The second day was much colder than the first in Yellowstone. We set off to look for wolves and grizzly bears. After spending some time peering into the distance looking for wolves, we suddenly saw one running down the other side of the road, towards us. Our guide put the car into reverse and set off after the wolf, but had not gone far before realising that there was another car behind us. Sadly that realisation came when he hit the other car, which was pulled half on and half off the road, and was therefore in his blind spot. The need to swap insurance details meant we lost our chance to photograph the wolf. Fortunately, the only injury (other than to the car bumpers) was to the pride of our guide! “I’ve heard about people like you,” said the other driver, “who get all over-excited when they see the wildlife”.
We then found a handsome elk lying by the side of the road. He will have shed his antlers over the winter. They are now growing back, covered in velvet, apparently at a rate of up to two and a half centimetres a day.
After stopping to photograph some of the sulphurous springs that steam malodourously throughout the park, we found a grizzly bear and her year-old cub foraging about 100 metres up a hill from where we stood. Much of the time the cub lay with his back to us, looking like a small and slightly hairy rock. Sadly they headed further up the hill. Hopefully we will get another chance to get some better shots. Not only were they quite far away, but the contrast of the dark earth and the snow was hard to photograph.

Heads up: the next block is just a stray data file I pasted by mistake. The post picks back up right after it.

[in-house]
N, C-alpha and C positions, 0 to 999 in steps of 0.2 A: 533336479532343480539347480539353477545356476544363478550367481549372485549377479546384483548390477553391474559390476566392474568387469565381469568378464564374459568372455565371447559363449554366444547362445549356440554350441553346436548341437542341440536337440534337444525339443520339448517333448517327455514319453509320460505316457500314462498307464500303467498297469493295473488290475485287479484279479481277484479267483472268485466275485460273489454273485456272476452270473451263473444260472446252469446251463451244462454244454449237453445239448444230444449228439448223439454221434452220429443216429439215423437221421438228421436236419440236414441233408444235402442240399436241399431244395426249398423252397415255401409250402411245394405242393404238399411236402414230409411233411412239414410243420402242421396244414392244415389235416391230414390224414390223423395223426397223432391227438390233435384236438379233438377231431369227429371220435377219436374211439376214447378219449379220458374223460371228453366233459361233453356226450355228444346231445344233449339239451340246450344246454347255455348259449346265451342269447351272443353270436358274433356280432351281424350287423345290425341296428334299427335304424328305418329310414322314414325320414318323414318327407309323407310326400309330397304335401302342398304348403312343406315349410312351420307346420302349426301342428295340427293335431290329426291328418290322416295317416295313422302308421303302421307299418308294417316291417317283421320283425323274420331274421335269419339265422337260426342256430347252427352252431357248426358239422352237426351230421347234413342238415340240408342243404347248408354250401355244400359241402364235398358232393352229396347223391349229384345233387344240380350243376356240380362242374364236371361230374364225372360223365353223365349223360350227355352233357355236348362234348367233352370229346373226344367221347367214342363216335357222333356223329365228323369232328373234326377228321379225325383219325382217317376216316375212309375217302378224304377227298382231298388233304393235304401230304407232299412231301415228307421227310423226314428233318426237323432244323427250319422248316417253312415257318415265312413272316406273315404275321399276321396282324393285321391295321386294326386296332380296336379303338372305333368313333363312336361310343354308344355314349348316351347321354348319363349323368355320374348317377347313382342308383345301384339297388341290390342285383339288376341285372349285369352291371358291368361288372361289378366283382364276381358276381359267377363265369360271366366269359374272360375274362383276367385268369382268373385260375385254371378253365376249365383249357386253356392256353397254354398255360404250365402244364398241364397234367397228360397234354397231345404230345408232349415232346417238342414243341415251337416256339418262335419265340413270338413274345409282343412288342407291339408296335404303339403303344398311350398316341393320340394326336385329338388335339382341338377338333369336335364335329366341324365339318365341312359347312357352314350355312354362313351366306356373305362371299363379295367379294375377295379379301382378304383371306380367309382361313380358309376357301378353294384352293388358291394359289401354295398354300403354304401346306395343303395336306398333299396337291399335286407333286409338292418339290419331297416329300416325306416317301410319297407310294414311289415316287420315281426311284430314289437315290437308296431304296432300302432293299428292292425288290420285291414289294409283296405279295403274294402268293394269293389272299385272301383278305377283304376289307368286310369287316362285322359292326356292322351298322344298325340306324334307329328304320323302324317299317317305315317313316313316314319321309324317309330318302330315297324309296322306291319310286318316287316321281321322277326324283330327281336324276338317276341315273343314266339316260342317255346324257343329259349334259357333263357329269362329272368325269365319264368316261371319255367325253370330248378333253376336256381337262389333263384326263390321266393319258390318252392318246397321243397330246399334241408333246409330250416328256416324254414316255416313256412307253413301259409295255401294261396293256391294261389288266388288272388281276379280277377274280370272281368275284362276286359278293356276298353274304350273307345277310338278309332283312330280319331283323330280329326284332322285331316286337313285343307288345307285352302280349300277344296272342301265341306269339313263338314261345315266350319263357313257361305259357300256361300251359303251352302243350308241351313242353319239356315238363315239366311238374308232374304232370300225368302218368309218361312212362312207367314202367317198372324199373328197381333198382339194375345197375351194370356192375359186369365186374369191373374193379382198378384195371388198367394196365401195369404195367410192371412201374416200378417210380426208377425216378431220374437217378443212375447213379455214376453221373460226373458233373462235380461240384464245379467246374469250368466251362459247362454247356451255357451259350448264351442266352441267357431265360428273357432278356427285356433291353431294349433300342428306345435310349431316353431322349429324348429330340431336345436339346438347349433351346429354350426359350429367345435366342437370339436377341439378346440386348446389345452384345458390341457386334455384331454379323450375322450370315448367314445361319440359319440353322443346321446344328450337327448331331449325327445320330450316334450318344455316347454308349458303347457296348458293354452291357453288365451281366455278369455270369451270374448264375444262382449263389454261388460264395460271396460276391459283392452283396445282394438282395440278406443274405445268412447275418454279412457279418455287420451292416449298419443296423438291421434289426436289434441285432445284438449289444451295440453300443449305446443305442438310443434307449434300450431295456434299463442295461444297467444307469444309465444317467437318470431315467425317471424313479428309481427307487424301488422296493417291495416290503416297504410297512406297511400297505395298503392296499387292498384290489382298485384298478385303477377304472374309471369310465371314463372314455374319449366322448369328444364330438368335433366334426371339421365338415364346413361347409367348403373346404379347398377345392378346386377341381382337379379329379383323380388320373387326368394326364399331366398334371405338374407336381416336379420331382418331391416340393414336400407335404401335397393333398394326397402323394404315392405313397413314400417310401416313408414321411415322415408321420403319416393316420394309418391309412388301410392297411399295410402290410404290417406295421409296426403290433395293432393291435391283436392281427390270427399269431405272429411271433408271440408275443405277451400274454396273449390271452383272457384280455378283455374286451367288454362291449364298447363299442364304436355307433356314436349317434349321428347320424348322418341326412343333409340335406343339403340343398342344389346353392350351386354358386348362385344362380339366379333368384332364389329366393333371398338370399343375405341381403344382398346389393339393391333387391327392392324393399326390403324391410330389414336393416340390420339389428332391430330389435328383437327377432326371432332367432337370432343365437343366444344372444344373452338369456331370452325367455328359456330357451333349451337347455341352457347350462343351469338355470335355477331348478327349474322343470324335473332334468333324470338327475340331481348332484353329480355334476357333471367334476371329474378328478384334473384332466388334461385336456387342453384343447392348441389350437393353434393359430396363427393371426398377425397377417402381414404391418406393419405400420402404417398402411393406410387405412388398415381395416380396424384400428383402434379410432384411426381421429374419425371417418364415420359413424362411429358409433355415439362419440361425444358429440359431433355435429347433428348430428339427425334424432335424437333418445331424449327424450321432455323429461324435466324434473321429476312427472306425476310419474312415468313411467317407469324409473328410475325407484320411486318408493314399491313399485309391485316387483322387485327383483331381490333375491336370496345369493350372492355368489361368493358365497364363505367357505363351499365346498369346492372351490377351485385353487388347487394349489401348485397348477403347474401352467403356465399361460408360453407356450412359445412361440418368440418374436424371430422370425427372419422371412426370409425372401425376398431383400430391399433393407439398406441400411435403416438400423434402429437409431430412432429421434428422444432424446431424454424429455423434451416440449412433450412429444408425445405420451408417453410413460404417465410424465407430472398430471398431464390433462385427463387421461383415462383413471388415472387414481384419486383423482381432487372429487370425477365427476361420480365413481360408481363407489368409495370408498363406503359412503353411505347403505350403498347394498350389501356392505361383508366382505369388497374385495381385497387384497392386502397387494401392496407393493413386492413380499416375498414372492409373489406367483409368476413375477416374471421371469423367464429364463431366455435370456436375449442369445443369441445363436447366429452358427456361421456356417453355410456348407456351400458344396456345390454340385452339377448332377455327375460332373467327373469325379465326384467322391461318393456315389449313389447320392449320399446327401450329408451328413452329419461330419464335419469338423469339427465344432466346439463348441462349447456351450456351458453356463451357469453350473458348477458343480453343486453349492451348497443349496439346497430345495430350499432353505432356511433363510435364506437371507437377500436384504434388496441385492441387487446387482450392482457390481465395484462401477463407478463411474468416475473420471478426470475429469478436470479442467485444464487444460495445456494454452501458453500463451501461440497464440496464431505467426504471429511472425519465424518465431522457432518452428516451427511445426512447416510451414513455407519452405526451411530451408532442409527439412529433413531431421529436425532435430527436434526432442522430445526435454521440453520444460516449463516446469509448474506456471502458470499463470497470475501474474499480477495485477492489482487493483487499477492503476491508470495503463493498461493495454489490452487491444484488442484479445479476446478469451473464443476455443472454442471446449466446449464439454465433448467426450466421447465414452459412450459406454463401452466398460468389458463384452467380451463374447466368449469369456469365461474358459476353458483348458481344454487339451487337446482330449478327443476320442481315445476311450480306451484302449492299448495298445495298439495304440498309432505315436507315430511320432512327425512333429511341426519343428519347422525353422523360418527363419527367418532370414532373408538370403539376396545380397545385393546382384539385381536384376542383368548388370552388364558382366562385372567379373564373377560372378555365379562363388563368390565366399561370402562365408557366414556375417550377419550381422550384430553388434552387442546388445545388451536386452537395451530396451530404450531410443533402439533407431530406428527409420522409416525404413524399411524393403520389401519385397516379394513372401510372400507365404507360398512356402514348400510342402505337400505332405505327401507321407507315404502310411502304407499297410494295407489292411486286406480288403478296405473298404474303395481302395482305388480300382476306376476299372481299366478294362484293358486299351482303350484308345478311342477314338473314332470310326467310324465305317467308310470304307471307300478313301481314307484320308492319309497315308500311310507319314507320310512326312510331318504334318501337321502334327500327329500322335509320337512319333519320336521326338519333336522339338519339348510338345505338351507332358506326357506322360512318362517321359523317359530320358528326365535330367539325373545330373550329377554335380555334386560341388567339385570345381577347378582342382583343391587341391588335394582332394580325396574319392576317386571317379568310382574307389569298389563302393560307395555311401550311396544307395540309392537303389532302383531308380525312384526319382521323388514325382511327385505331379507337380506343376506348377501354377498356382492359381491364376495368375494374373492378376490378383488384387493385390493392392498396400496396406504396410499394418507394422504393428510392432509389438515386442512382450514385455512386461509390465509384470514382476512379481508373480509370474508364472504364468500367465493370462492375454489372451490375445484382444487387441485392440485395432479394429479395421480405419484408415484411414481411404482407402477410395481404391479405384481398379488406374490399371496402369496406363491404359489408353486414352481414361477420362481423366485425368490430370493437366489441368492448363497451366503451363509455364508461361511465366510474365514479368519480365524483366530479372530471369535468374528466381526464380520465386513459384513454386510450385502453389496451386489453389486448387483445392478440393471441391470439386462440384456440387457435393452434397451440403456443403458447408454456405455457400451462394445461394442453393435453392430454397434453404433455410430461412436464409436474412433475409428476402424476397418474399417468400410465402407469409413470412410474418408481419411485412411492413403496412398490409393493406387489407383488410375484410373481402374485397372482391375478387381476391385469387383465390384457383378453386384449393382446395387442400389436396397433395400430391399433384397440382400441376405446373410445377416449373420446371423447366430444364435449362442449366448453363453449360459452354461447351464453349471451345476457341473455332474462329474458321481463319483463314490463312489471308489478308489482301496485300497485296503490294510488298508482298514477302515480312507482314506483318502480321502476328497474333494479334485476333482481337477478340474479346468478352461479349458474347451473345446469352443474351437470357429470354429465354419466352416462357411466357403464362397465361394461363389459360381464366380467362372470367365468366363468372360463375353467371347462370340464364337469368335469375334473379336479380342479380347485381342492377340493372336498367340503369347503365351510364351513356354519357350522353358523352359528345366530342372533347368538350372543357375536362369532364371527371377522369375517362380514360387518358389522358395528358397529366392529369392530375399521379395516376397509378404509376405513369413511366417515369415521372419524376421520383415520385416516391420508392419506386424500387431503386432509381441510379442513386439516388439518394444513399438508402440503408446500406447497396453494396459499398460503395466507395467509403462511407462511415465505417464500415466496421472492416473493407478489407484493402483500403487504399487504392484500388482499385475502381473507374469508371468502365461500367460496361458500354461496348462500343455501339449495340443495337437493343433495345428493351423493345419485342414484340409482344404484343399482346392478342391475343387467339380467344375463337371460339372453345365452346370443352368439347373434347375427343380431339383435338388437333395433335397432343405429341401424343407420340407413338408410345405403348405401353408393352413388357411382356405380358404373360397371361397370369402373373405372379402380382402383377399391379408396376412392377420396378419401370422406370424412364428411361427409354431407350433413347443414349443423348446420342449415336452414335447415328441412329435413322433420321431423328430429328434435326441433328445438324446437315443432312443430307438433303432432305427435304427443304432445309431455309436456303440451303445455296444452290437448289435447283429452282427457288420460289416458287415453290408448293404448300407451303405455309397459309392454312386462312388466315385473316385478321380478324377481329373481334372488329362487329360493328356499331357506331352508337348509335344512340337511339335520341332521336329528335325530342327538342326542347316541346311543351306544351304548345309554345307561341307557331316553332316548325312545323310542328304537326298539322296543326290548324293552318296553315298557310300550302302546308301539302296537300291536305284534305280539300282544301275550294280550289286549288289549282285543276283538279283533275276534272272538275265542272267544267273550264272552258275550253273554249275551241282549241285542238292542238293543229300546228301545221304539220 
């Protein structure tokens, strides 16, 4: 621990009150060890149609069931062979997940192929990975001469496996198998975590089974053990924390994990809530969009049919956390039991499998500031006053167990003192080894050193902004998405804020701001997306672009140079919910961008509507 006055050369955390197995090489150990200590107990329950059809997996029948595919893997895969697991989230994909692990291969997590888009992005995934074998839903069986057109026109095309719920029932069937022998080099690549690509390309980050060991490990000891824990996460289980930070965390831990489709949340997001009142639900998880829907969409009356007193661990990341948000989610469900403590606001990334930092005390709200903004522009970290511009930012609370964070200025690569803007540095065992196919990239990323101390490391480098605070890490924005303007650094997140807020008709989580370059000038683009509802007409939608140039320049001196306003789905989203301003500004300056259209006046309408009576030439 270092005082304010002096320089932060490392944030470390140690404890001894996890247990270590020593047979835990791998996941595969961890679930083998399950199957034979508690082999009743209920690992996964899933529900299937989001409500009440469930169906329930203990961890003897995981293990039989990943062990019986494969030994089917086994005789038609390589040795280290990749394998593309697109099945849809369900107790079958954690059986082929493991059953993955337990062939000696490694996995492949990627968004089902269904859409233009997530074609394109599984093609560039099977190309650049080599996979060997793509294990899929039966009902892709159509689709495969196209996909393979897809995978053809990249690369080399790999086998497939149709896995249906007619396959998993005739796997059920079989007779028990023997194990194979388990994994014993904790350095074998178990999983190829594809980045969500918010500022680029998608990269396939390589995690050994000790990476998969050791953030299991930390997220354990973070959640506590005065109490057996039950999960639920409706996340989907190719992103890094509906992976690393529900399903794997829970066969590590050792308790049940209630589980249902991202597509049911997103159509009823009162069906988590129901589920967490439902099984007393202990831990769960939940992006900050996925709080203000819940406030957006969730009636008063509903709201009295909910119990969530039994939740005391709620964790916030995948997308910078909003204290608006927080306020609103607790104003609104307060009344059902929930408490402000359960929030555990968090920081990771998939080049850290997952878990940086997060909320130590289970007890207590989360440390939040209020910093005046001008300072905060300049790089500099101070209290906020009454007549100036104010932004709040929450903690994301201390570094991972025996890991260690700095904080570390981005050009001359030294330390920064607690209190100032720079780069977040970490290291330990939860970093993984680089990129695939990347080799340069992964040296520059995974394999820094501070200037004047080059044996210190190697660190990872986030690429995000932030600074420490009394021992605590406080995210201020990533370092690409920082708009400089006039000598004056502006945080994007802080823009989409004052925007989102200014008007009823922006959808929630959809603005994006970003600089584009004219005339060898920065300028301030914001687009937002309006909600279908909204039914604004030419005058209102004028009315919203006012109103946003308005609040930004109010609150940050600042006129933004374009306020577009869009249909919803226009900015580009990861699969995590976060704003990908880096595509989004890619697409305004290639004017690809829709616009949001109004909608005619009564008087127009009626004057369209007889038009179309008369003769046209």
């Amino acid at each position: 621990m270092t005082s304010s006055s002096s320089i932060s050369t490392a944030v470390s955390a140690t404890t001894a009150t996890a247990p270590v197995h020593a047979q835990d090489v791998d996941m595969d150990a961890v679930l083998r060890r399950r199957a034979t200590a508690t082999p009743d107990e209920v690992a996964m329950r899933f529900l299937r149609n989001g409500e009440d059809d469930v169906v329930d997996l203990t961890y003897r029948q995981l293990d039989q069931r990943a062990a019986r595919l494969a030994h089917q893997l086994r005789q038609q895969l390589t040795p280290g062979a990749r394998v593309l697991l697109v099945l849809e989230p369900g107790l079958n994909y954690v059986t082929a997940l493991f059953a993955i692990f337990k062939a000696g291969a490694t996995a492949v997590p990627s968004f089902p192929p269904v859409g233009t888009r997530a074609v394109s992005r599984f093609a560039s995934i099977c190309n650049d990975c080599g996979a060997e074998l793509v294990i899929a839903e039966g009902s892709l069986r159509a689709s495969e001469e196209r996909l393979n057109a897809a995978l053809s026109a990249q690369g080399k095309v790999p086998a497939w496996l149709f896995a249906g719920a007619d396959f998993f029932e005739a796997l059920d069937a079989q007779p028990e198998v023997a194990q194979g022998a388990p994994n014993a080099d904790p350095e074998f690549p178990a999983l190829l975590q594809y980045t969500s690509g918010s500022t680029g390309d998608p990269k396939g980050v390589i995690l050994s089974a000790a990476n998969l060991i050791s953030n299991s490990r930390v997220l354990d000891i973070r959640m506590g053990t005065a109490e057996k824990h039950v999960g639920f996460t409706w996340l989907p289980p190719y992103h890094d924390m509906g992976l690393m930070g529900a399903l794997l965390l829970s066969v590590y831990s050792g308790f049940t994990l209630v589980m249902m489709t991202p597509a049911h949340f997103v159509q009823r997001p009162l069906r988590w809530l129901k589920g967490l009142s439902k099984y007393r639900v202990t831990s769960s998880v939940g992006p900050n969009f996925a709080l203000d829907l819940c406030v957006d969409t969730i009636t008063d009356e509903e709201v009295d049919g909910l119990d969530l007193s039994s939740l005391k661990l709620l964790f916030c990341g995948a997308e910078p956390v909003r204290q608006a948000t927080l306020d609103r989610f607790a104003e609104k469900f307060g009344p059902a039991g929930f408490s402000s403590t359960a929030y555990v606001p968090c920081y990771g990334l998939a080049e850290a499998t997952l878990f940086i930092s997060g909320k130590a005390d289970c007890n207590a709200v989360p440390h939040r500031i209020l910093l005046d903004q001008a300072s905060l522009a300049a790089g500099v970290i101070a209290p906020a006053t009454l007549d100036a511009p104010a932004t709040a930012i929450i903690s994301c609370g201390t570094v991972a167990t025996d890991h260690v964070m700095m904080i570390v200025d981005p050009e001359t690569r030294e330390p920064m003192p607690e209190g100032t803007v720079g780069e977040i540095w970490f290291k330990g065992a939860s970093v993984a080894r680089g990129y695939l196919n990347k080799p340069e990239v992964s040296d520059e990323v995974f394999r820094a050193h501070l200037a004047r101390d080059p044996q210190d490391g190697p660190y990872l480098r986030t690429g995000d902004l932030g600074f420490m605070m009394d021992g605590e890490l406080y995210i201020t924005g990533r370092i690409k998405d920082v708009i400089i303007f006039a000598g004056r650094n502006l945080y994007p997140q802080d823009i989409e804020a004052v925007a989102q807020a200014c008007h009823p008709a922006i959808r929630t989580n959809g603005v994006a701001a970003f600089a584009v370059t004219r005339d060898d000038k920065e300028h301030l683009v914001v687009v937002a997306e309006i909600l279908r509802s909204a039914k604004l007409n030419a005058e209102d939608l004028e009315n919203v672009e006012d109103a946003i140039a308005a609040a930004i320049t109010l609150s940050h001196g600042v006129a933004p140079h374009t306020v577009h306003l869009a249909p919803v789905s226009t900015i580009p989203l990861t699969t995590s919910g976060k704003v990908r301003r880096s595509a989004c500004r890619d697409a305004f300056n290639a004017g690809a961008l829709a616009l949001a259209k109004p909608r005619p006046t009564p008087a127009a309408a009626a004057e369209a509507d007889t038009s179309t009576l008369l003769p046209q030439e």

That evening we headed out to look for bears again. We spotted a large male through binoculars, but he disappeared into the woods. Heading into the little resort of Mammoth Springs, we had the chance to photograph a great horned owl perched in a tree. Periodically magpies turned up to try to chase him away, but a fierce glare from him was enough to scare them away. He has a nest with owlets nearby, and we will be back to try to photograph his kids.
Also in the resort we found a clever mother elk who had realised that if she kept her baby close to people she would be less vulnerable to predators. The fawn was so new she was still wobbly on her legs.